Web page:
A sparkling constellation: two works by Willy Valier (1920 – 1968) adorn Room No. 102. The abstract paintings of animals depicting fish and birds were done around 1957 (mixed technique on paper). Valier adopted this style in his early works, outlining a vision straddling the fantastical and the figurative, as revealed in these two works.
The commodious room gives the pictures plenty of space to take effect. Their wealth of detail fascinates and stimulates the guest to peruse the works more closely. The best place to do this is on the cosy couch placed on a blue “Gabbeh” carpet. The colour of the bed’s headboard matches the pictures and in the representation of a griffon, conjures up a further mythical creature.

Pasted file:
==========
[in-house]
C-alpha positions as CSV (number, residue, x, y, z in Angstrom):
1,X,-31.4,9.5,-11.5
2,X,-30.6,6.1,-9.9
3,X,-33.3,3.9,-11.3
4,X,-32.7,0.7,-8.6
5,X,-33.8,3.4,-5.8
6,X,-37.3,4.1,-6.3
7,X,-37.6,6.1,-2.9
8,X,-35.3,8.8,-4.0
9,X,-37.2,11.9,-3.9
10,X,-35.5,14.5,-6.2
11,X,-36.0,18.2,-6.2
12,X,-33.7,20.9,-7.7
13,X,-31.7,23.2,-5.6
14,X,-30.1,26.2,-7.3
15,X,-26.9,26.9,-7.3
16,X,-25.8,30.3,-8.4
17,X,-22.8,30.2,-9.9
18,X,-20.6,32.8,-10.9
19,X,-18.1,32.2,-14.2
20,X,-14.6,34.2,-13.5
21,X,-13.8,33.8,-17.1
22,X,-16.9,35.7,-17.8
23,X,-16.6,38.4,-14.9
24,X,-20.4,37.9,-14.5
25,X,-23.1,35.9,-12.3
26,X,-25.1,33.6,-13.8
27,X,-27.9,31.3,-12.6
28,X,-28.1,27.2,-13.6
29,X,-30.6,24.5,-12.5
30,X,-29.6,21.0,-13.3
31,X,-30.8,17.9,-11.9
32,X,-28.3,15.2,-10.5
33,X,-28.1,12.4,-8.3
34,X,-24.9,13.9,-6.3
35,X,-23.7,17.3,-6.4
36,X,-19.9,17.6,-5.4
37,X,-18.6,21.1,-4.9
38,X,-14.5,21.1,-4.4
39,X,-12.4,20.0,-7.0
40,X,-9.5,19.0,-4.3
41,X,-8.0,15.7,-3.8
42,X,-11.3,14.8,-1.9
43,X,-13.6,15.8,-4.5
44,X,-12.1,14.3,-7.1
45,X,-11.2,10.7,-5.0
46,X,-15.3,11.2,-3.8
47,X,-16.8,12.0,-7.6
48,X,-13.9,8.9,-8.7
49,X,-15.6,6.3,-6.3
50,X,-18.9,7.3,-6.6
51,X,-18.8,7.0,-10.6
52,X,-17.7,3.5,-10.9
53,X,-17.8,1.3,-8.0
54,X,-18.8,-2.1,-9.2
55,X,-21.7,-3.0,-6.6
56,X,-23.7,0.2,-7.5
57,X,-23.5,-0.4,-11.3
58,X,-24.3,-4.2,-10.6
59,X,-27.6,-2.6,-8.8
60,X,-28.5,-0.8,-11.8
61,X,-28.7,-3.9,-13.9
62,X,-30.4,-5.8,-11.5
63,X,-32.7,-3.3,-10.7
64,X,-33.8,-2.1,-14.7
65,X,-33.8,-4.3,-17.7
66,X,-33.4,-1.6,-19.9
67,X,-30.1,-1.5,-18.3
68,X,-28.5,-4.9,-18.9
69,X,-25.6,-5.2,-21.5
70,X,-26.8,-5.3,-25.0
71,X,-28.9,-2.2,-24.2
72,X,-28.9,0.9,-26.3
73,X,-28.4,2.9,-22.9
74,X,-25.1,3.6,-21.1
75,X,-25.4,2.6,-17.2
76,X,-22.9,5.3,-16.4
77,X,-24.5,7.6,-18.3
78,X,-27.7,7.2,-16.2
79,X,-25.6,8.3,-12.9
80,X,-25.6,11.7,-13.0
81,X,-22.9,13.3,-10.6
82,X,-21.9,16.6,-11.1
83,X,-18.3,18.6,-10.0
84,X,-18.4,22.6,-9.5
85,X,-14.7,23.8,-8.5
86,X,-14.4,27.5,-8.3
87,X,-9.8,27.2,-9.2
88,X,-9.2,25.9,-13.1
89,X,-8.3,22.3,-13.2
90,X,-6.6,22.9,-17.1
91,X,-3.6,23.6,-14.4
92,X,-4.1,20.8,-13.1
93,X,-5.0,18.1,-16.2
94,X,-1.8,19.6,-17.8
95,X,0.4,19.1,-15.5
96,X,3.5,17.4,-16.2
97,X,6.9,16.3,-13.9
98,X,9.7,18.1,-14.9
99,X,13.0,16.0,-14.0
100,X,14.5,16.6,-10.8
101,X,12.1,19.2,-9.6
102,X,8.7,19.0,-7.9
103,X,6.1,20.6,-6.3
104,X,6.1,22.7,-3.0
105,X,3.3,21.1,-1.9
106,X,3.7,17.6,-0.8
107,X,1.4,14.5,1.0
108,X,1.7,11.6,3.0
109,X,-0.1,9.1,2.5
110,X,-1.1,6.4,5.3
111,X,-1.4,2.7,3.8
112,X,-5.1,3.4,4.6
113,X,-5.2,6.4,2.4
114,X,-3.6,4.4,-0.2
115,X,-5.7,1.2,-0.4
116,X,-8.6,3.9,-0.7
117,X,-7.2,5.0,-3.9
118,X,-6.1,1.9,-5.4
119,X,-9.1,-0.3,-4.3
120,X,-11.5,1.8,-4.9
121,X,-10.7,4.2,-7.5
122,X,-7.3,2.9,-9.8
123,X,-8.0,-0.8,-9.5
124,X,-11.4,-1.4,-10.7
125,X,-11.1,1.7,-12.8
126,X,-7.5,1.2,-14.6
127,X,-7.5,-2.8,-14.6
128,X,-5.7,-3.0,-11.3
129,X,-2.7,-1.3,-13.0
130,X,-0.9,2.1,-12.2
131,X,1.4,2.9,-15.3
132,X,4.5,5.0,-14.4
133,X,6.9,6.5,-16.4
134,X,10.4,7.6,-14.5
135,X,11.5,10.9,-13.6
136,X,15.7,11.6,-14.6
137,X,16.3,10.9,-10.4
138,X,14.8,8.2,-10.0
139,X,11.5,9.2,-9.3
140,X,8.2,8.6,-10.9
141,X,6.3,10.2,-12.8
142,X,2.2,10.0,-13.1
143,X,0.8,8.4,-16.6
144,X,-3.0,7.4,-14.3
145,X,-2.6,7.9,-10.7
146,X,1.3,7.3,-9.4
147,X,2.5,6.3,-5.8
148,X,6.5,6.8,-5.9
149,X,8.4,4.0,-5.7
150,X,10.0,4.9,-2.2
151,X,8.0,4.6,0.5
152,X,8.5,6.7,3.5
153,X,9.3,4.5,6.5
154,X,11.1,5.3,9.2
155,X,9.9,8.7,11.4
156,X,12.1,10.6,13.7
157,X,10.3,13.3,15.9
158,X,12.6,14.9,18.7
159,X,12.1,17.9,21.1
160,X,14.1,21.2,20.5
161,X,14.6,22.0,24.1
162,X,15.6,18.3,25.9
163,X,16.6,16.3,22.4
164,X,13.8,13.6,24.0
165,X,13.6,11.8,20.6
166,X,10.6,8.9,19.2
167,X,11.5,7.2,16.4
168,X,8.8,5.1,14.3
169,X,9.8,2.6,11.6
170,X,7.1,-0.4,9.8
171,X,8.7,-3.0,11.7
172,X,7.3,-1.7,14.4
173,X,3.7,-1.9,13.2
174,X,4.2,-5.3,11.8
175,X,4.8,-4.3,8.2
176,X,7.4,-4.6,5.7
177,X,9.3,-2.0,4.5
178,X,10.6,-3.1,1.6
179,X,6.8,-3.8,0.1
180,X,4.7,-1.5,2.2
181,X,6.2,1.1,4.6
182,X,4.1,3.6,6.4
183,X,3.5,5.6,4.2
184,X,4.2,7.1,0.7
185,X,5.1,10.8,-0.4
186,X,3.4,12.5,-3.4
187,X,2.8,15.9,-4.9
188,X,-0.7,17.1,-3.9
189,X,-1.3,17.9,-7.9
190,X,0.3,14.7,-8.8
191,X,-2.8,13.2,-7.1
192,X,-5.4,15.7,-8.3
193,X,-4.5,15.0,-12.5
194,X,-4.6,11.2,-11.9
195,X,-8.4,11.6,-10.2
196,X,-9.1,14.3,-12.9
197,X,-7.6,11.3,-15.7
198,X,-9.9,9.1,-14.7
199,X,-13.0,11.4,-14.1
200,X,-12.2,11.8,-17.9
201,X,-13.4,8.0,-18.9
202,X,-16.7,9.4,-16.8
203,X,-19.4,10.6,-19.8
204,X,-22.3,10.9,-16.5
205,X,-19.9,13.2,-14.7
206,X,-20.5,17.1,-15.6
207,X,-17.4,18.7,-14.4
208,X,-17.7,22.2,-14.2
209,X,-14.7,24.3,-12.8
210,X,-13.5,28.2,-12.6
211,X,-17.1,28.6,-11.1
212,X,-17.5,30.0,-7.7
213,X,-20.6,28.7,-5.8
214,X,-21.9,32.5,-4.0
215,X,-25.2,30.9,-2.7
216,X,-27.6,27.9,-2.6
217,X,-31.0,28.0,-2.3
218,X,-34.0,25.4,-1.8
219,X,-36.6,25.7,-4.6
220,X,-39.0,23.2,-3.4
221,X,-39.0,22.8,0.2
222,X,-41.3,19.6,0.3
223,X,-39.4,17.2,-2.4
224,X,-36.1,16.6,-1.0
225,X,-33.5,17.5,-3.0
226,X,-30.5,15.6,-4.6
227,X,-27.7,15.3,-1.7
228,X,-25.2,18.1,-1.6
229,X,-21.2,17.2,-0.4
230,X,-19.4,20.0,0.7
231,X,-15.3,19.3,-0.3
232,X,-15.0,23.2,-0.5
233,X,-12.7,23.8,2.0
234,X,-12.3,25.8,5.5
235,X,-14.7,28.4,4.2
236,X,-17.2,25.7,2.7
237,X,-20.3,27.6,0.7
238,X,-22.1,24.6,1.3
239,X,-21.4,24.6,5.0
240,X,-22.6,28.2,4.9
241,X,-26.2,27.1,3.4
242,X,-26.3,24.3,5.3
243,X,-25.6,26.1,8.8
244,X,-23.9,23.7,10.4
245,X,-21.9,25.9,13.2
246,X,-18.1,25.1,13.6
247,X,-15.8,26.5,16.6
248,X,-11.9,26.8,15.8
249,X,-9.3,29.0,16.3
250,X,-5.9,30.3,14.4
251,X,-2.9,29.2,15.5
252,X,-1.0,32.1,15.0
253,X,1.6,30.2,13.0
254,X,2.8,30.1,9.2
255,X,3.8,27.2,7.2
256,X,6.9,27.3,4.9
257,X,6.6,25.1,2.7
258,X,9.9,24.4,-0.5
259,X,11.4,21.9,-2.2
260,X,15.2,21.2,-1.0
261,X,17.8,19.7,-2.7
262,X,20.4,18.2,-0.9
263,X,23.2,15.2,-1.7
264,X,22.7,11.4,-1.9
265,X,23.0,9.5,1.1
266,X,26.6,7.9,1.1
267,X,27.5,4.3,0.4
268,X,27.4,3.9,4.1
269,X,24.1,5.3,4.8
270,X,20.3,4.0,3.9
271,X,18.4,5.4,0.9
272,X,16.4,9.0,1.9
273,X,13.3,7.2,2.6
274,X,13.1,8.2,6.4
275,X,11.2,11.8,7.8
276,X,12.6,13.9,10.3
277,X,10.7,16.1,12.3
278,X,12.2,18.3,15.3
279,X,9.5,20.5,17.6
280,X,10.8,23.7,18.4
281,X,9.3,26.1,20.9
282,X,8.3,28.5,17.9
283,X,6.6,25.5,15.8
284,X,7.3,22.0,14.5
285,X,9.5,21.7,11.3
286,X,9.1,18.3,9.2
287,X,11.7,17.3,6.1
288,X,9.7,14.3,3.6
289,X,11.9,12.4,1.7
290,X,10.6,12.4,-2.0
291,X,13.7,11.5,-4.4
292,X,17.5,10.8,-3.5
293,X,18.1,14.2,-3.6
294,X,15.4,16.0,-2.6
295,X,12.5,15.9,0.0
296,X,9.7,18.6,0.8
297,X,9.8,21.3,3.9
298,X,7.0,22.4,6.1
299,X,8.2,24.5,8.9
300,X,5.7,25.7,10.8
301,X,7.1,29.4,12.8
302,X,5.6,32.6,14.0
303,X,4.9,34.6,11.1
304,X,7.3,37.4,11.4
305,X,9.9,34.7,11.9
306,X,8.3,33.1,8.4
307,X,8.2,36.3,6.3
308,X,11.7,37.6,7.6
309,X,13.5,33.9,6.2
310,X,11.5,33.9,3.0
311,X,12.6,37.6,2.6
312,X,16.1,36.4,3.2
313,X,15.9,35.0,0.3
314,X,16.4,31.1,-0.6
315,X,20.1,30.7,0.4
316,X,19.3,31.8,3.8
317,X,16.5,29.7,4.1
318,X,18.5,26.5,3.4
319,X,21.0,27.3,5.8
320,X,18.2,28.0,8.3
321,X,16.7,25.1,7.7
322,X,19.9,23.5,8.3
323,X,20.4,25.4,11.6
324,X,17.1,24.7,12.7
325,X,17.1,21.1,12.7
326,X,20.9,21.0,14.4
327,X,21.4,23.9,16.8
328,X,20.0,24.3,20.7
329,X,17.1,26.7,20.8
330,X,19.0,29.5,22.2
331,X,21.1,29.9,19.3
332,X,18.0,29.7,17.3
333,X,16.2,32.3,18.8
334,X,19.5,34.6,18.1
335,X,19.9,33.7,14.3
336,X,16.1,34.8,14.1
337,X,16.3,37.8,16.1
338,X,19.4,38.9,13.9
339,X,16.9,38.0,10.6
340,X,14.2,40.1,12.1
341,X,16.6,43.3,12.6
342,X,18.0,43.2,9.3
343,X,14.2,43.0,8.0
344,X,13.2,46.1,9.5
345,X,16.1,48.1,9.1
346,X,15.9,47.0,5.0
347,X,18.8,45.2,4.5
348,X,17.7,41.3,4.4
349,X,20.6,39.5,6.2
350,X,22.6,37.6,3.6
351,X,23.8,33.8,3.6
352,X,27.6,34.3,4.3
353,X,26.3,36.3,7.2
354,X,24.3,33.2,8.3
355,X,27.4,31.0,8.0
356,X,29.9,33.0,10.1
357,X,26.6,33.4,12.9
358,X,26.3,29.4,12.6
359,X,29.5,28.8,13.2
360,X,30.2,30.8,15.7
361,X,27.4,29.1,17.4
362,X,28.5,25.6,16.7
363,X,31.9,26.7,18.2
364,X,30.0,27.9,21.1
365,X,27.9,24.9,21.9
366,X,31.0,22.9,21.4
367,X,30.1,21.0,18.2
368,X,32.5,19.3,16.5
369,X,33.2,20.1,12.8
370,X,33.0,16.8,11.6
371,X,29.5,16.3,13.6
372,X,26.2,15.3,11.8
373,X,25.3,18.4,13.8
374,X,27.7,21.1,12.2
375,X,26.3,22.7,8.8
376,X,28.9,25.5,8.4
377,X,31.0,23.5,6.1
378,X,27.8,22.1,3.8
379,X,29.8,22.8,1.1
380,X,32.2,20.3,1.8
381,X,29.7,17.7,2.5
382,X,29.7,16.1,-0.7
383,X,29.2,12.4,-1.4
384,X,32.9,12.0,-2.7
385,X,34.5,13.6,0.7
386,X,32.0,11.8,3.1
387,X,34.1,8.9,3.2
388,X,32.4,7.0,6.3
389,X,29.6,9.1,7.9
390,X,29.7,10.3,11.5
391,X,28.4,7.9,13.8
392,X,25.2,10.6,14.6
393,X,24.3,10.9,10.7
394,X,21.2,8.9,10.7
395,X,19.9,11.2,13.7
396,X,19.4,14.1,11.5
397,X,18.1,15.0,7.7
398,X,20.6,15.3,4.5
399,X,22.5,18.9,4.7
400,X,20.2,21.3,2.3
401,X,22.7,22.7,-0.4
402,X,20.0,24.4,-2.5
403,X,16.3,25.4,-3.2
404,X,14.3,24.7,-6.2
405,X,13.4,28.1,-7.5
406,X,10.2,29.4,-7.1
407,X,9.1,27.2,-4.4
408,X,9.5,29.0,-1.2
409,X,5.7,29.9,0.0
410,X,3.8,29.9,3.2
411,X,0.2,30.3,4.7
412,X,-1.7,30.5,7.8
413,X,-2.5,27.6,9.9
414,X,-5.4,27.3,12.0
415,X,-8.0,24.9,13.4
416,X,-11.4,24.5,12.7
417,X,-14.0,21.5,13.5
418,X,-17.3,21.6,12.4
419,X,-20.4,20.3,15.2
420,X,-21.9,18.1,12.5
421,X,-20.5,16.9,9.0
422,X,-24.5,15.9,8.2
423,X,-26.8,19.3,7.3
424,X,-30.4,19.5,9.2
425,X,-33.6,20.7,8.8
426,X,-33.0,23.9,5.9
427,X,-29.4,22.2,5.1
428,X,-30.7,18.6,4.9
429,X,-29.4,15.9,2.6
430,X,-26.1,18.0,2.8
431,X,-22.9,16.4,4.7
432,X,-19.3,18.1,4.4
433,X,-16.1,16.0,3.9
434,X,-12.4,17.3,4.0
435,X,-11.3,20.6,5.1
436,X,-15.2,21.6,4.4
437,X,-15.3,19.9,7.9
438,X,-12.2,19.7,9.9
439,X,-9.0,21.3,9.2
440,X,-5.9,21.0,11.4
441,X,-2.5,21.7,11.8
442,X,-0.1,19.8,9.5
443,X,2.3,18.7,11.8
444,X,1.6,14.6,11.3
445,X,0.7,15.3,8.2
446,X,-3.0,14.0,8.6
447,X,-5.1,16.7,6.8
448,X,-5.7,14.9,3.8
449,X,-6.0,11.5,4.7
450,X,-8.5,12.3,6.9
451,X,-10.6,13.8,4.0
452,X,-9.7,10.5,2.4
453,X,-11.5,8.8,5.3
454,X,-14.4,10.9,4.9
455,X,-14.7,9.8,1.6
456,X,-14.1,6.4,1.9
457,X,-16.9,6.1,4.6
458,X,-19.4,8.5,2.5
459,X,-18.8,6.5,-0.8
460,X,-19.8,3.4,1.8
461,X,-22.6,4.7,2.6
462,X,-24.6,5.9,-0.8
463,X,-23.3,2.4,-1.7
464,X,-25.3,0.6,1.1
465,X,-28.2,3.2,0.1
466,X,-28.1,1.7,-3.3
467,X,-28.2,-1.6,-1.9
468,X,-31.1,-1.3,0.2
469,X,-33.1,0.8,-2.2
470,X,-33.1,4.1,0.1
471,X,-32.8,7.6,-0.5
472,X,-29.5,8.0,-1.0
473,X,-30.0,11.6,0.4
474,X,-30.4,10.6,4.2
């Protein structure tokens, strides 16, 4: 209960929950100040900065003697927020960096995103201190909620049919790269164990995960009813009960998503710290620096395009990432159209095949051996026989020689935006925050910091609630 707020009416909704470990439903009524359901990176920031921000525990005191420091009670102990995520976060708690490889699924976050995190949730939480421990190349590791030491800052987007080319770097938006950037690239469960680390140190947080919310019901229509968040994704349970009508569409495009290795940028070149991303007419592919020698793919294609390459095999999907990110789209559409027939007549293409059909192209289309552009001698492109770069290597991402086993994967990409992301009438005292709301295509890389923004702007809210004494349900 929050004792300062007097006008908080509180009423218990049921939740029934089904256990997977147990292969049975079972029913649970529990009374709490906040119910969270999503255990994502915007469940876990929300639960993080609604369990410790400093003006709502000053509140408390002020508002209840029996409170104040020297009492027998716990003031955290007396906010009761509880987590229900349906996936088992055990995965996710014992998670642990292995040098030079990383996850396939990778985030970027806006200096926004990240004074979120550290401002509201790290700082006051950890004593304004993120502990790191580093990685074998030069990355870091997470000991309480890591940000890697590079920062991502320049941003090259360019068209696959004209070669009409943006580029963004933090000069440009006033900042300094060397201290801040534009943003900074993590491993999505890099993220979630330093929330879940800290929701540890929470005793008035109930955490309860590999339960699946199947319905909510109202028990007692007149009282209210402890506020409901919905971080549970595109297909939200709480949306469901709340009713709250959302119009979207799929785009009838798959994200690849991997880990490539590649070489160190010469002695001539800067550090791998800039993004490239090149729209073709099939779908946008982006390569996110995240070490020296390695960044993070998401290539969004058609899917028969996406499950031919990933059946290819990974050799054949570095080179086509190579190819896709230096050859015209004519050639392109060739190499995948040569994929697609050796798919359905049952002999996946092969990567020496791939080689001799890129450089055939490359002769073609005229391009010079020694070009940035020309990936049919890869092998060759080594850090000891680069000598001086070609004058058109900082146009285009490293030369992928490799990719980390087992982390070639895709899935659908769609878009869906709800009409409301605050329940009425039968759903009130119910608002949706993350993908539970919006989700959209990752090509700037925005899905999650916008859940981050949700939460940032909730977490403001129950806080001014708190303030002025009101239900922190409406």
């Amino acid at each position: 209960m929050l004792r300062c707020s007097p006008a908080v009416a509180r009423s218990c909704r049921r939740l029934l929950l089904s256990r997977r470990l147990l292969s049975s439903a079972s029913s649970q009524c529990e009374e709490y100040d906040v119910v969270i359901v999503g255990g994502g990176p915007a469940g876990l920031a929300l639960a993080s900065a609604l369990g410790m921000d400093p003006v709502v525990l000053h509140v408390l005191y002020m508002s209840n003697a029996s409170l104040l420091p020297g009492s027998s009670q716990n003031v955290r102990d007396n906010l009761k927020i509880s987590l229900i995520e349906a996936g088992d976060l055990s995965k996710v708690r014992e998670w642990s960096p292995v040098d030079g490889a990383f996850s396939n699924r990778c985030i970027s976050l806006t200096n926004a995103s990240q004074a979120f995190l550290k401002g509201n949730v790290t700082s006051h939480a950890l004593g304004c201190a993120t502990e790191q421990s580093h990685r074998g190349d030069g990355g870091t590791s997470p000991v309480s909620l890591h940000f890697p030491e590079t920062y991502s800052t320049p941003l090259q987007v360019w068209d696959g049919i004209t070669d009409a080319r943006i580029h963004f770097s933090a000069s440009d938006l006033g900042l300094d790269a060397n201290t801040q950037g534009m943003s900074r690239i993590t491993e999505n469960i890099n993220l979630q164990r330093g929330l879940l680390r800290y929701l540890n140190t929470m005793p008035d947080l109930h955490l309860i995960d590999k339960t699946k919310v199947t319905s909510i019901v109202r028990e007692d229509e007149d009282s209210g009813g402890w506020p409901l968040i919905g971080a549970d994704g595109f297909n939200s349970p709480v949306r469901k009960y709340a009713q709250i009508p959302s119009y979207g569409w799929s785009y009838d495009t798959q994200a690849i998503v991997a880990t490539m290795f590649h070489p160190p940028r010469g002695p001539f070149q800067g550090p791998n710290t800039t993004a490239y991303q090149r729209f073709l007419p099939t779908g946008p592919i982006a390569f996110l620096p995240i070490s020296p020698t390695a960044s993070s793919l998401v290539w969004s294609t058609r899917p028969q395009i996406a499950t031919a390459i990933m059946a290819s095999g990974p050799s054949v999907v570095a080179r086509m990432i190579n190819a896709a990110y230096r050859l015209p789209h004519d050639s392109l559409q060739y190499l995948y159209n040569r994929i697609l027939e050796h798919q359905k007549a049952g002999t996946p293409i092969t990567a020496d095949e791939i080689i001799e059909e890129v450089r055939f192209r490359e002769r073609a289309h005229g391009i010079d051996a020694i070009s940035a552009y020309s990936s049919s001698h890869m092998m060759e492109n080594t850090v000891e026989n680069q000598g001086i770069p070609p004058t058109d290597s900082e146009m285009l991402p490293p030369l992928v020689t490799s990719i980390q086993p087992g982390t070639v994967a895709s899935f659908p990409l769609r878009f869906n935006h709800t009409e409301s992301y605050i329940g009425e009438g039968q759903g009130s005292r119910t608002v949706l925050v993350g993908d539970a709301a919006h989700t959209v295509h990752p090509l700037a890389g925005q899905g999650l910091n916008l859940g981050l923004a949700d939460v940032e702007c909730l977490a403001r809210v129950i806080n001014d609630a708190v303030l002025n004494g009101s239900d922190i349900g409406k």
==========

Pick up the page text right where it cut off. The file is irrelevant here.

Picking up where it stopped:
Opposite Valier’s works the wall is embellished with a work by Anselm Feuerbach (1829 – 1880). Together with Hans von Marées and Arnold Böcklin the artist was one of the three great “German Romans” and saw the expression of his classical ideal of a woman in Goethe’s “Iphigenie”. The model for his 1862 work of the same name, “Iphigenie”, executed in charcoal and gouache was his muse Nanna.